As part of Collicott's 418 class in 2010, Bandla was selected to lead a student team that designed, built and tested a zerogravity flight experiment. The unique payload was selected by NASA, and the group tested it on NASA's KC-135A aircraft that simulates zero gravity.

"I was able to fly our research payload on parabolic flights, which was really the catalyst for me getting the research portfolio, which is such an important and fulfilling part of my job right now," she said.

As vice president for government affairs and research operations at Virgin Galactic, Bandla leads all of the company's interactions with local, state and federal governments and is involved in their work with the FAA, NASA science research and technology advancement, including the start of human-tended suborbital research, among other things.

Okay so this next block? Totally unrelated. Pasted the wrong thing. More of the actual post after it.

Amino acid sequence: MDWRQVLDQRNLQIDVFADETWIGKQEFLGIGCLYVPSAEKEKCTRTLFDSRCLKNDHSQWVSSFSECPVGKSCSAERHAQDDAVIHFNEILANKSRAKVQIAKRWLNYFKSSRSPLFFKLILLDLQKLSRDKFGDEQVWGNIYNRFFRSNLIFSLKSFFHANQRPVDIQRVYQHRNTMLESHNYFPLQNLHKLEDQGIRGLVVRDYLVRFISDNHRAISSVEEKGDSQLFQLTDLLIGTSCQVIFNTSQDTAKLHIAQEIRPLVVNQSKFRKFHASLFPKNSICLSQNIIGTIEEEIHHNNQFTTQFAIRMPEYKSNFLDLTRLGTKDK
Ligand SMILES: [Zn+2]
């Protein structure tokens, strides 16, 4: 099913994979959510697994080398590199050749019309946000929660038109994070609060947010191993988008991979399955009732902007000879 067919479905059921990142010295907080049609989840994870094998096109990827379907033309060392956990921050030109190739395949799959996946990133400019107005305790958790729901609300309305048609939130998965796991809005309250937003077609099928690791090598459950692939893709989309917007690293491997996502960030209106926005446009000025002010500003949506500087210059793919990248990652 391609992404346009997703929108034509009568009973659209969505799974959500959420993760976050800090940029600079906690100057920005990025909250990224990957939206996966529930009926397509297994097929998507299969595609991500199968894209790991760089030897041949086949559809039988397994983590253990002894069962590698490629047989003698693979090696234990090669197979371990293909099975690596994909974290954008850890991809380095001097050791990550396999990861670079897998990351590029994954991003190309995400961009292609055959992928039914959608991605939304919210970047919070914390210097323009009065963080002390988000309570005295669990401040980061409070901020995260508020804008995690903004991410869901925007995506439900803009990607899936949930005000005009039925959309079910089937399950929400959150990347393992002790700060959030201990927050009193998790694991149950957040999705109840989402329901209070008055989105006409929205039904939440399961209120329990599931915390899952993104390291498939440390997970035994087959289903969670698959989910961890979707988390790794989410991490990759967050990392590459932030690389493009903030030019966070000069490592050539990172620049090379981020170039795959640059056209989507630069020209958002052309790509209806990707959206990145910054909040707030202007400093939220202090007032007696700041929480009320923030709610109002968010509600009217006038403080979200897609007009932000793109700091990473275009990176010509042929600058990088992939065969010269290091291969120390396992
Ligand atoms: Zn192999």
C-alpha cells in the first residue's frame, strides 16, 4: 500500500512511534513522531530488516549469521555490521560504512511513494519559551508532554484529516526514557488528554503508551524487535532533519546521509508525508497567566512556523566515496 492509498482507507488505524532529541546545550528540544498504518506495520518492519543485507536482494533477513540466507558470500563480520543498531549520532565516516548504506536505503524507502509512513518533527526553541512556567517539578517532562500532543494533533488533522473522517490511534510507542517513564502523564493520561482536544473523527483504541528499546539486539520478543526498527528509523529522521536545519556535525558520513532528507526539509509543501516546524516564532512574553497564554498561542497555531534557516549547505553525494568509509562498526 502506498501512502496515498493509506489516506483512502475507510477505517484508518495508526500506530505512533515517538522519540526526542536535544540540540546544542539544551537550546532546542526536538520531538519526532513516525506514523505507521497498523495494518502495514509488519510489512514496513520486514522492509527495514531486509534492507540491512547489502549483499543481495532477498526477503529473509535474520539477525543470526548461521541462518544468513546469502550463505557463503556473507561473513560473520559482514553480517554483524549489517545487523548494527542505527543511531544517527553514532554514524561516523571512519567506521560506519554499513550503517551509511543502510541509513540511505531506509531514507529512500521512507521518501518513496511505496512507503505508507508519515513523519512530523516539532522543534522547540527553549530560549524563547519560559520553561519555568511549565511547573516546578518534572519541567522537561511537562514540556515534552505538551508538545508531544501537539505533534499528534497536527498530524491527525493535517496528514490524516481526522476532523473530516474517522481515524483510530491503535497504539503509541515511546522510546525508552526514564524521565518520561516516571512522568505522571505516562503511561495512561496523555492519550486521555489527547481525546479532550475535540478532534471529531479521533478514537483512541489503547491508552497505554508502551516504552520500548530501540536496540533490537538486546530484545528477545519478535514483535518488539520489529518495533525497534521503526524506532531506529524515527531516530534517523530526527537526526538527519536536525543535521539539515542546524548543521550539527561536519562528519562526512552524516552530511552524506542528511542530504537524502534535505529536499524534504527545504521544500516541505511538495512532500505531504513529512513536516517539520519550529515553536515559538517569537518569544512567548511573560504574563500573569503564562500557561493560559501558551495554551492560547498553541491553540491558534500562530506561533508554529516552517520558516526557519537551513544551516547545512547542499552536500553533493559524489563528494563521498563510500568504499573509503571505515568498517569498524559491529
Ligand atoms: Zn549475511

"My trajectory was not a straight line that I intended to reaching my goal. There were a lot of curves, a lot of turns, but eventually I got to work for the company I really wanted to work for," she said. "The aerospace engineering degree I got and all the schoolwork and skills and knowledge that I was able to get through my five years at Purdue prepped me for all of these different opportunities that came my way. Some weren't engineering. At the moment, I'm not in a traditional engineering role. But everything I did at Purdue prepared me to be successful in every role I've been in."

Return to Aerogram 2021